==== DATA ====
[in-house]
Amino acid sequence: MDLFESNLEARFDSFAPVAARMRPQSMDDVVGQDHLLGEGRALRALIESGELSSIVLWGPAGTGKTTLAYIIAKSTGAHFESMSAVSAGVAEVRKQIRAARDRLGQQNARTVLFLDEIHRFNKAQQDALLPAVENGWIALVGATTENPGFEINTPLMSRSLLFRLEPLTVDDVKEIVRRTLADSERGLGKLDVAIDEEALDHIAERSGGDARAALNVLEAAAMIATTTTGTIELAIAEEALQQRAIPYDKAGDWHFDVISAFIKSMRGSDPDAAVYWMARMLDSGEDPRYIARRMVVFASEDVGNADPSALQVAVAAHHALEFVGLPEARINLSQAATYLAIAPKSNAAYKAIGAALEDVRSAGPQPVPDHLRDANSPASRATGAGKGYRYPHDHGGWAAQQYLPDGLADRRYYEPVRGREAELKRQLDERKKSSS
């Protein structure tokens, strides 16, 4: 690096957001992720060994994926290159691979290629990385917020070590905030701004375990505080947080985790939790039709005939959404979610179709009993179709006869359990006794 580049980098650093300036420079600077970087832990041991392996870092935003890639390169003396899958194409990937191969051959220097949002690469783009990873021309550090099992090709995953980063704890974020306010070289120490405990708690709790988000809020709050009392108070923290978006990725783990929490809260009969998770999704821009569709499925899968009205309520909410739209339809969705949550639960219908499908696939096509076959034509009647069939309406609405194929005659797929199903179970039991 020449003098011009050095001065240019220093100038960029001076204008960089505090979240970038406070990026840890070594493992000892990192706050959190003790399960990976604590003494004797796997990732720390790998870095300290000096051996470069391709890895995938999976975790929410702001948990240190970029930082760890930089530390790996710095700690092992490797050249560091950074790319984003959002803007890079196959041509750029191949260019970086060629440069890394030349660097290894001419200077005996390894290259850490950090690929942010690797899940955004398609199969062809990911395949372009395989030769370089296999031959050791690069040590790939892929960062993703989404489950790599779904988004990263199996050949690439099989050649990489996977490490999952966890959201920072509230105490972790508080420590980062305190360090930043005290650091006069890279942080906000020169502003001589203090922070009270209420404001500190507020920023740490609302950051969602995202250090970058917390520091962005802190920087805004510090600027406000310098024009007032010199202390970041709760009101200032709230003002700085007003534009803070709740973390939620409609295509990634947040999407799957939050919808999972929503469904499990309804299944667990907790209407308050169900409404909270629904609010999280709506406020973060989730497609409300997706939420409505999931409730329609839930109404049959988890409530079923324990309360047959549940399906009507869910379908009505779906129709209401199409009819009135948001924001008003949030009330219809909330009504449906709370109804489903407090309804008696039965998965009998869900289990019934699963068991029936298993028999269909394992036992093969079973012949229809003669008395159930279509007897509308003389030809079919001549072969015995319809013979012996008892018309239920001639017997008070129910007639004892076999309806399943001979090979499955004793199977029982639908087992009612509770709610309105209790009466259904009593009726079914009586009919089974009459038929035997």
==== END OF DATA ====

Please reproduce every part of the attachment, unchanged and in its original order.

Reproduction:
[in-house]
Amino acid sequence: MDLFESNLEARFDSFAPVAARMRPQSMDDVVGQDHLLGEGRALRALIESGELSSIVLWGPAGTGKTTLAYIIAKSTGAHFESMSAVSAGVAEVRKQIRAARDRLGQQNARTVLFLDEIHRFNKAQQDALLPAVENGWIALVGATTENPGFEINTPLMSRSLLFRLEPLTVDDVKEIVRRTLADSERGLGKLDVAIDEEALDHIAERSGGDARAALNVLEAAAMIATTTTGTIELAIAEEALQQRAIPYDKAGDWHFDVISAFIKSMRGSDPDAAVYWMARMLDSGEDPRYIARRMVVFASEDVGNADPSALQVAVAAHHALEFVGLPEARINLSQAATYLAIAPKSNAAYKAIGAALEDVRSAGPQPVPDHLRDANSPASRATGAGKGYRYPHDHGGWAAQQYLPDGLADRRYYEPVRGREAELKRQLDERKKSSS
């Protein structure tokens, strides 16, 4: 690096957001992720060994994926290159691979290629990385917020070590905030701004375990505080947080985790939790039709005939959404979610179709009993179709006869359990006794 580049980098650093300036420079600077970087832990041991392996870092935003890639390169003396899958194409990937191969051959220097949002690469783009990873021309550090099992090709995953980063704890974020306010070289120490405990708690709790988000809020709050009392108070923290978006990725783990929490809260009969998770999704821009569709499925899968009205309520909410739209339809969705949550639960219908499908696939096509076959034509009647069939309406609405194929005659797929199903179970039991 020449003098011009050095001065240019220093100038960029001076204008960089505090979240970038406070990026840890070594493992000892990192706050959190003790399960990976604590003494004797796997990732720390790998870095300290000096051996470069391709890895995938999976975790929410702001948990240190970029930082760890930089530390790996710095700690092992490797050249560091950074790319984003959002803007890079196959041509750029191949260019970086060629440069890394030349660097290894001419200077005996390894290259850490950090690929942010690797899940955004398609199969062809990911395949372009395989030769370089296999031959050791690069040590790939892929960062993703989404489950790599779904988004990263199996050949690439099989050649990489996977490490999952966890959201920072509230105490972790508080420590980062305190360090930043005290650091006069890279942080906000020169502003001589203090922070009270209420404001500190507020920023740490609302950051969602995202250090970058917390520091962005802190920087805004510090600027406000310098024009007032010199202390970041709760009101200032709230003002700085007003534009803070709740973390939620409609295509990634947040999407799957939050919808999972929503469904499990309804299944667990907790209407308050169900409404909270629904609010999280709506406020973060989730497609409300997706939420409505999931409730329609839930109404049959988890409530079923324990309360047959549940399906009507869910379908009505779906129709209401199409009819009135948001924001008003949030009330219809909330009504449906709370109804489903407090309804008696039965998965009998869900289990019934699963068991029936298993028999269909394992036992093969079973012949229809003669008395159930279509007897509308003389030809079919001549072969015995319809013979012996008892018309239920001639017997008070129910007639004892076999309806399943001979090979499955004793199977029982639908087992009612509770709610309105209790009466259904009593009726079914009586009919089974009459038929035997």